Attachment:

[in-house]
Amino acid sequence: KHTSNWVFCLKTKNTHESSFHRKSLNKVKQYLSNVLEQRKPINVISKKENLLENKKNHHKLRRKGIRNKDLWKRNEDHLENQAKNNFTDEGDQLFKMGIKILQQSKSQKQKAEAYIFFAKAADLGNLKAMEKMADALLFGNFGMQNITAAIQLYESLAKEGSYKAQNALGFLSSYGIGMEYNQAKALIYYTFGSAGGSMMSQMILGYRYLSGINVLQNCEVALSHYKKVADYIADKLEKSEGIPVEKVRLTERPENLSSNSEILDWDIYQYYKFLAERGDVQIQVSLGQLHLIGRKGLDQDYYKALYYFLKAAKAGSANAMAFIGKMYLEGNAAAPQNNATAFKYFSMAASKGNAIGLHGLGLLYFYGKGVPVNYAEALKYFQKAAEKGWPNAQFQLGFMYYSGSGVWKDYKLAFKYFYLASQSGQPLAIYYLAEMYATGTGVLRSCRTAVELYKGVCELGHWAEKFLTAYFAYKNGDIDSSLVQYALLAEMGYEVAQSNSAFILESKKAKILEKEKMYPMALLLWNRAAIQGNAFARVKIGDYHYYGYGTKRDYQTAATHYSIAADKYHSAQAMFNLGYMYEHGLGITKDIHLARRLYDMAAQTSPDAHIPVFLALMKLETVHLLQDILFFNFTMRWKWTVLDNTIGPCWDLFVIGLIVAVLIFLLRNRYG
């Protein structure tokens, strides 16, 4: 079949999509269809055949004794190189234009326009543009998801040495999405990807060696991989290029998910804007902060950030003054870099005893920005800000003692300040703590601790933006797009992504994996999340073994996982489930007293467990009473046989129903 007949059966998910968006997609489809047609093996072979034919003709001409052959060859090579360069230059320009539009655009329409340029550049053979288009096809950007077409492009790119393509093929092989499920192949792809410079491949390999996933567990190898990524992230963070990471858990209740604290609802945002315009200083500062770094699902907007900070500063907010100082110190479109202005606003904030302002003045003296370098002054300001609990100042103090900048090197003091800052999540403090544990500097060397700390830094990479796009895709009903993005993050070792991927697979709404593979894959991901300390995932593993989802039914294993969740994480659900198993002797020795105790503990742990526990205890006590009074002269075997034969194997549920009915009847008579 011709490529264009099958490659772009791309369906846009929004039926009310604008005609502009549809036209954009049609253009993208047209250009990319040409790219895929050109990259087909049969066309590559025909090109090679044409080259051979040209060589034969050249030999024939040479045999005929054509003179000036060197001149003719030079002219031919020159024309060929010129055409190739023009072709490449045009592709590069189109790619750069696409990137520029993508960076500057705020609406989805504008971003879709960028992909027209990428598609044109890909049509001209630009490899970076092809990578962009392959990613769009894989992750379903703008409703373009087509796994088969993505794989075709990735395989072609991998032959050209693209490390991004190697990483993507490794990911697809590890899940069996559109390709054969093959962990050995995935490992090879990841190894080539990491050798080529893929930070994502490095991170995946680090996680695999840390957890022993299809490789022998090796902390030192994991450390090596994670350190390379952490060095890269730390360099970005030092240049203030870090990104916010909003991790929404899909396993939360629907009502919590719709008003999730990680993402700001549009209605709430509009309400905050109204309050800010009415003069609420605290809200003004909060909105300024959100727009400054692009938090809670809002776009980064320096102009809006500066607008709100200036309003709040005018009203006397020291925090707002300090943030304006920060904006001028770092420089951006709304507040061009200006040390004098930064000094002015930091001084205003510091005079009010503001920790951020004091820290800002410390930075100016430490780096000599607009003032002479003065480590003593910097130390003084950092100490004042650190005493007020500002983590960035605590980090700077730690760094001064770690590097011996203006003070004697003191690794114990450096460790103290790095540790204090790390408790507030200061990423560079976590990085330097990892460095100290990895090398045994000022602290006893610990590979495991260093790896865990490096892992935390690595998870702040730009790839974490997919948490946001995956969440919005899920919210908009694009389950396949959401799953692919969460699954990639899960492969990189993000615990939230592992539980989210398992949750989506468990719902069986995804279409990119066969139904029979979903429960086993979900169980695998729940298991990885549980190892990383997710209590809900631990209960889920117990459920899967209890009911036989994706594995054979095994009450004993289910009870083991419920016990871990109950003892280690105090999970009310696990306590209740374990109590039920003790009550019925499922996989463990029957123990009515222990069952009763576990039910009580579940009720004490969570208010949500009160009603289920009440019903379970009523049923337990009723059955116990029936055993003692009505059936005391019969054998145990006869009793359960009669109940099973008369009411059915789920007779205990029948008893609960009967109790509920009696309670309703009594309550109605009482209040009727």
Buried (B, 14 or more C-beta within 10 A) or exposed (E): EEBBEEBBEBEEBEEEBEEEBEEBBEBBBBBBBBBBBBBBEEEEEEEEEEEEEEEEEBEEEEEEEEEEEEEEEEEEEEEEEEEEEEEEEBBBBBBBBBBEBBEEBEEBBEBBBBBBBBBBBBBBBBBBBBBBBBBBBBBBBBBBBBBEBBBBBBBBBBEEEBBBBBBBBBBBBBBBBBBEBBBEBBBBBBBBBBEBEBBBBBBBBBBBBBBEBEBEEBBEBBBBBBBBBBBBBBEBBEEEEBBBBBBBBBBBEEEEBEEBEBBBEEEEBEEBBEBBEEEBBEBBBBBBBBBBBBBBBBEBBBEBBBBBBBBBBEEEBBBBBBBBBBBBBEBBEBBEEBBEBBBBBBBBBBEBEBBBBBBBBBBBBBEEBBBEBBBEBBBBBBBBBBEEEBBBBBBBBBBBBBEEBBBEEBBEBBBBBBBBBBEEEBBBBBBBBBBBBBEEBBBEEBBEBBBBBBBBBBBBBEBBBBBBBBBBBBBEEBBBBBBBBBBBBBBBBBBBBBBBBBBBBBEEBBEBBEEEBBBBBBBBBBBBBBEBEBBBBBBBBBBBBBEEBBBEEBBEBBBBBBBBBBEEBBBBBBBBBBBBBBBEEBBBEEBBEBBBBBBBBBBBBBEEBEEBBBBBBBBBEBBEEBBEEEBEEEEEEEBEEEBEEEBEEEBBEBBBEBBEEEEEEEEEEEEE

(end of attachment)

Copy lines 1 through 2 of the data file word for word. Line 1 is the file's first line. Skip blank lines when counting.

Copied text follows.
[in-house]
Amino acid sequence: KHTSNWVFCLKTKNTHESSFHRKSLNKVKQYLSNVLEQRKPINVISKKENLLENKKNHHKLRRKGIRNKDLWKRNEDHLENQAKNNFTDEGDQLFKMGIKILQQSKSQKQKAEAYIFFAKAADLGNLKAMEKMADALLFGNFGMQNITAAIQLYESLAKEGSYKAQNALGFLSSYGIGMEYNQAKALIYYTFGSAGGSMMSQMILGYRYLSGINVLQNCEVALSHYKKVADYIADKLEKSEGIPVEKVRLTERPENLSSNSEILDWDIYQYYKFLAERGDVQIQVSLGQLHLIGRKGLDQDYYKALYYFLKAAKAGSANAMAFIGKMYLEGNAAAPQNNATAFKYFSMAASKGNAIGLHGLGLLYFYGKGVPVNYAEALKYFQKAAEKGWPNAQFQLGFMYYSGSGVWKDYKLAFKYFYLASQSGQPLAIYYLAEMYATGTGVLRSCRTAVELYKGVCELGHWAEKFLTAYFAYKNGDIDSSLVQYALLAEMGYEVAQSNSAFILESKKAKILEKEKMYPMALLLWNRAAIQGNAFARVKIGDYHYYGYGTKRDYQTAATHYSIAADKYHSAQAMFNLGYMYEHGLGITKDIHLARRLYDMAAQTSPDAHIPVFLALMKLETVHLLQDILFFNFTMRWKWTVLDNTIGPCWDLFVIGLIVAVLIFLLRNRYG